Rabea Darduna, a father of six from northern Gaza, is upset when he finds out that the Greek goddess Niobe painting he sold to Khaled for 700 shekels ($175) is worth much more. He says he was approached by a group of men:
They said they wanted to put it in a museum in Gaza where everyone could see it. One man told me: ‘We’re from the group that did it.’ They made me sign a paper. It said I agreed on 700 shekels. They pressured me and I accepted because I need the money…I had no idea what the value of the painting was or who this Banksy is…Really we feel depressed and very upset. This door is rightfully ours. They cheated us. It’s a matter of fraud. And we’re asking for the door to be returned.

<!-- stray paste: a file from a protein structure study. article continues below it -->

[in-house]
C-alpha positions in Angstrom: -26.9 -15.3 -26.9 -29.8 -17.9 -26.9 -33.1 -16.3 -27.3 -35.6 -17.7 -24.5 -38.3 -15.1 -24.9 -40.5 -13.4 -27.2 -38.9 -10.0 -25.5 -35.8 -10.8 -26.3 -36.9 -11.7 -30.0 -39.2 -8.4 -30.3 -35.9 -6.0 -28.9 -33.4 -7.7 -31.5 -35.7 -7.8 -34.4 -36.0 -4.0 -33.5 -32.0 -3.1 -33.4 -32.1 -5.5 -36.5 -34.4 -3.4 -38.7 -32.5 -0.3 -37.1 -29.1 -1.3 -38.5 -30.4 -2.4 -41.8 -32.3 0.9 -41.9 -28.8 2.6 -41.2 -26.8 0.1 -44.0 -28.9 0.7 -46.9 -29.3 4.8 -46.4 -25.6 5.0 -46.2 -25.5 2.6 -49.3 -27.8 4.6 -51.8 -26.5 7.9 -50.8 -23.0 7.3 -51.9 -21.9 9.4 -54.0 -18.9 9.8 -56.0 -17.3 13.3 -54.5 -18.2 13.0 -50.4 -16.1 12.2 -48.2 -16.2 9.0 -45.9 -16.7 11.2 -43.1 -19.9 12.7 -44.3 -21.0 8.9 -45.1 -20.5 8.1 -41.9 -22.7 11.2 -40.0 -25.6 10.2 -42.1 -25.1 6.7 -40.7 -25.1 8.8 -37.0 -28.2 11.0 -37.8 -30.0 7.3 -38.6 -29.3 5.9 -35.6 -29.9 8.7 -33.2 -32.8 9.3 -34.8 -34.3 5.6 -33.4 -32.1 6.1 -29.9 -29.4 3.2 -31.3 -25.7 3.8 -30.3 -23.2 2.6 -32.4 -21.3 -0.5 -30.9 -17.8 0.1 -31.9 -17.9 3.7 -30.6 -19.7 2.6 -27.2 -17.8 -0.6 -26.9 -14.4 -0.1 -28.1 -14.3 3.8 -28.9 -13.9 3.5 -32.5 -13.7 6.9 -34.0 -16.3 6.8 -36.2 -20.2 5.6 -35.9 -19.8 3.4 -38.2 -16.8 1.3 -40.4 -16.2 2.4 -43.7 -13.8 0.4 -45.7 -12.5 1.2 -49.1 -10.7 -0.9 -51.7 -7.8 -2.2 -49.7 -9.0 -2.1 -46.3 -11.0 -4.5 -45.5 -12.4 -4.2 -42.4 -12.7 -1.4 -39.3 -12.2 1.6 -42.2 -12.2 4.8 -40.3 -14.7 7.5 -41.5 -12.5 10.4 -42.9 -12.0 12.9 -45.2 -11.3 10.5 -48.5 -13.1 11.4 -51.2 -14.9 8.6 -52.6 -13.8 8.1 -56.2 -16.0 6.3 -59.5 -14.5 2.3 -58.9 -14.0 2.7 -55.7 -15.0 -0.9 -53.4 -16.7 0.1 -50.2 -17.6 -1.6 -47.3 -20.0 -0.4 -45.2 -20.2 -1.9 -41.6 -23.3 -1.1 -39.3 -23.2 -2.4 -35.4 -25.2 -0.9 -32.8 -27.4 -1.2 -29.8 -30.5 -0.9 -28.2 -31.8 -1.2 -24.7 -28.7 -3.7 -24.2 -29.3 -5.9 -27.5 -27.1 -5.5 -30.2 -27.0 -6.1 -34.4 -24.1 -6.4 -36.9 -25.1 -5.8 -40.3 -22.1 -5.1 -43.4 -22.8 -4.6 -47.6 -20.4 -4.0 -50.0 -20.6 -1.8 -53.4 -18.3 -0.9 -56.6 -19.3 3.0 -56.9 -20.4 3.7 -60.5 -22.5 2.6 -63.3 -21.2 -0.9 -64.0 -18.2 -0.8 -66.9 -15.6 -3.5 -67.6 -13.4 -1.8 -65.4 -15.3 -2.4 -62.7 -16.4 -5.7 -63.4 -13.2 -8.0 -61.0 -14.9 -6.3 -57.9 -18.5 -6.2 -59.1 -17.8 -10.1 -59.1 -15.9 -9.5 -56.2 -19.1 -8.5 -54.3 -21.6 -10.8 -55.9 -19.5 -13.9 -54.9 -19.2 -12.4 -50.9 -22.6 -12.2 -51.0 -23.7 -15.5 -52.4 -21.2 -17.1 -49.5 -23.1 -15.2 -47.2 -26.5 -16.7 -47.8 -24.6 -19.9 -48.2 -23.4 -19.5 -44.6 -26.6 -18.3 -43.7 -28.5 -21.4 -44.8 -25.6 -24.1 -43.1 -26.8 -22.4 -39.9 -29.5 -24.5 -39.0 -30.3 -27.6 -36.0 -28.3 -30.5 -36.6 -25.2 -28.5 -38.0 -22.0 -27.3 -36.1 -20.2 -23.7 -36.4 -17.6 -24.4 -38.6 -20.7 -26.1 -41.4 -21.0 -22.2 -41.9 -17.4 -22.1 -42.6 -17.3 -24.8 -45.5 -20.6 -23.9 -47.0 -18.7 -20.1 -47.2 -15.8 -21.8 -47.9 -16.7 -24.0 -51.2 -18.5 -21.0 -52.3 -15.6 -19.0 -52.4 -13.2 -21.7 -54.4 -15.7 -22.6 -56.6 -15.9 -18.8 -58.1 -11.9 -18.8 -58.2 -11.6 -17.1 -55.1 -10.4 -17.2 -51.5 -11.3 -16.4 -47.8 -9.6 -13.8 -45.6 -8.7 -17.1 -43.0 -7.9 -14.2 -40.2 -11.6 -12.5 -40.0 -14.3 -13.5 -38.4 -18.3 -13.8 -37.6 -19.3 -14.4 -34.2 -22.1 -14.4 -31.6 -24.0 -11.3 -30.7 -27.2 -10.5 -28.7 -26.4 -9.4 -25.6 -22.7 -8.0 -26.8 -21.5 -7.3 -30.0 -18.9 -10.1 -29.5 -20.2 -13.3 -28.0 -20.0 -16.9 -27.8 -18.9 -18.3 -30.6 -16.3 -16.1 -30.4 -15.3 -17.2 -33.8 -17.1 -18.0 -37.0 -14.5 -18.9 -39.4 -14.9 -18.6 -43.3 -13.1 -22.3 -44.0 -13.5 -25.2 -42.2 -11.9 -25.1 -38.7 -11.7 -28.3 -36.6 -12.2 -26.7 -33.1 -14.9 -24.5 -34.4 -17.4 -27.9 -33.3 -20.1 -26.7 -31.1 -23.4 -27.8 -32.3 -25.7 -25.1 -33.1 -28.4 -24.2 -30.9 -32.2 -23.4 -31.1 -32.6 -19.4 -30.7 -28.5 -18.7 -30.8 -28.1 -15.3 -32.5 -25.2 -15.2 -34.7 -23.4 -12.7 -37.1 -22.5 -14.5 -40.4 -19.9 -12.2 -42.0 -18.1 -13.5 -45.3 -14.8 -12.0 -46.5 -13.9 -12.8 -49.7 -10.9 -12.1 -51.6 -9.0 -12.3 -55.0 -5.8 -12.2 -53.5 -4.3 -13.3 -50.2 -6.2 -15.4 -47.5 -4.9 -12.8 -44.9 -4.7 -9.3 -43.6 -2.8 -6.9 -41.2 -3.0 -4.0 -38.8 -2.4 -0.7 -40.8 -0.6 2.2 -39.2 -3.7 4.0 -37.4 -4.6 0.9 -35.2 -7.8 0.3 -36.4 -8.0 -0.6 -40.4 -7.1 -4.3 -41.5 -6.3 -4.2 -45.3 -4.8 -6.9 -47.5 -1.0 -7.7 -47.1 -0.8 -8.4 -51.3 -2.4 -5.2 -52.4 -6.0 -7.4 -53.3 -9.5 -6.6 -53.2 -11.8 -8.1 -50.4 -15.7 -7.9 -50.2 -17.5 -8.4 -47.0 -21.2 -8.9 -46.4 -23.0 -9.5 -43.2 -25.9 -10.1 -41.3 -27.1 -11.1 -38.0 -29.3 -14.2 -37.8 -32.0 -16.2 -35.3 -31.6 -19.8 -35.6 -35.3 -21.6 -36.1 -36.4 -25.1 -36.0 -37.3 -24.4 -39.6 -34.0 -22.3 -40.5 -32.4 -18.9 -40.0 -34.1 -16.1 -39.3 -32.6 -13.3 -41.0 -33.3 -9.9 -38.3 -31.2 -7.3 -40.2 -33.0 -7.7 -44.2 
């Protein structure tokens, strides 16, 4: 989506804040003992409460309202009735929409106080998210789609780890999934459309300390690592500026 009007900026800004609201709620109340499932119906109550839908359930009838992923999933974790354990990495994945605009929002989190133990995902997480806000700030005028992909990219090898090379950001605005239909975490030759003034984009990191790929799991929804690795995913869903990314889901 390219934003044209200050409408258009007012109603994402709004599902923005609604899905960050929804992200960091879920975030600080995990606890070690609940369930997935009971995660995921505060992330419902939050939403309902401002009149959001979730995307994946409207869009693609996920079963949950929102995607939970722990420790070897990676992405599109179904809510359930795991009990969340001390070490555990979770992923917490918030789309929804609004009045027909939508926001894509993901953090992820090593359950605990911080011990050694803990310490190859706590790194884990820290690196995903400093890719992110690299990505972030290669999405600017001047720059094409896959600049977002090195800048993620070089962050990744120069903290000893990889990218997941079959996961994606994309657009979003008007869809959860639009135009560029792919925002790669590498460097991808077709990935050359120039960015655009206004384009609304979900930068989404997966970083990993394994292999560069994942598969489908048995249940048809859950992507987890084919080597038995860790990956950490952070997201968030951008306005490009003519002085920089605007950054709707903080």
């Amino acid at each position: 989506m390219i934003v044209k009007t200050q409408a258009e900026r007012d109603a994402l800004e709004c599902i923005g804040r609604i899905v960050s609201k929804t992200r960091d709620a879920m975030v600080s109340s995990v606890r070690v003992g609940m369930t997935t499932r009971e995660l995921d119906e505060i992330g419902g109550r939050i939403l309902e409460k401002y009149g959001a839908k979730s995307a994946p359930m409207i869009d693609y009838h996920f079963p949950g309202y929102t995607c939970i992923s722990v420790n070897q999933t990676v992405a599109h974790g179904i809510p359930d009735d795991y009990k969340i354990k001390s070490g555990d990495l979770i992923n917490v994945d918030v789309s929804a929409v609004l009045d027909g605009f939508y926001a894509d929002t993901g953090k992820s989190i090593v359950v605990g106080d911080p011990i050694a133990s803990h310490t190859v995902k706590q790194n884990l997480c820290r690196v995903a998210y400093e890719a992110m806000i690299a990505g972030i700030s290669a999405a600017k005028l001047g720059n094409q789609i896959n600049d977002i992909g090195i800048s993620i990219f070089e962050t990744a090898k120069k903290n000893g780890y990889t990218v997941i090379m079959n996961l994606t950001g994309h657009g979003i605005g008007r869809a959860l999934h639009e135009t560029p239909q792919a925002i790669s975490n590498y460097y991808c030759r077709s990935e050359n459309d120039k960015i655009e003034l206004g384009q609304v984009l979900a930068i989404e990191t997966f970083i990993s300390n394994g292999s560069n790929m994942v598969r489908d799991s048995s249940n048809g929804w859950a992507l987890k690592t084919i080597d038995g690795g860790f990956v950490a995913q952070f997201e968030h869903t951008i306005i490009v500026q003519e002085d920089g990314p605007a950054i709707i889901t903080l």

Khaled says he has followed Banksy’s work for years, will not give it back to Darduna, and has no plans to sell it at present:
I bought the door to preserve the painting and protect it from being removed, spoiled or destroyed.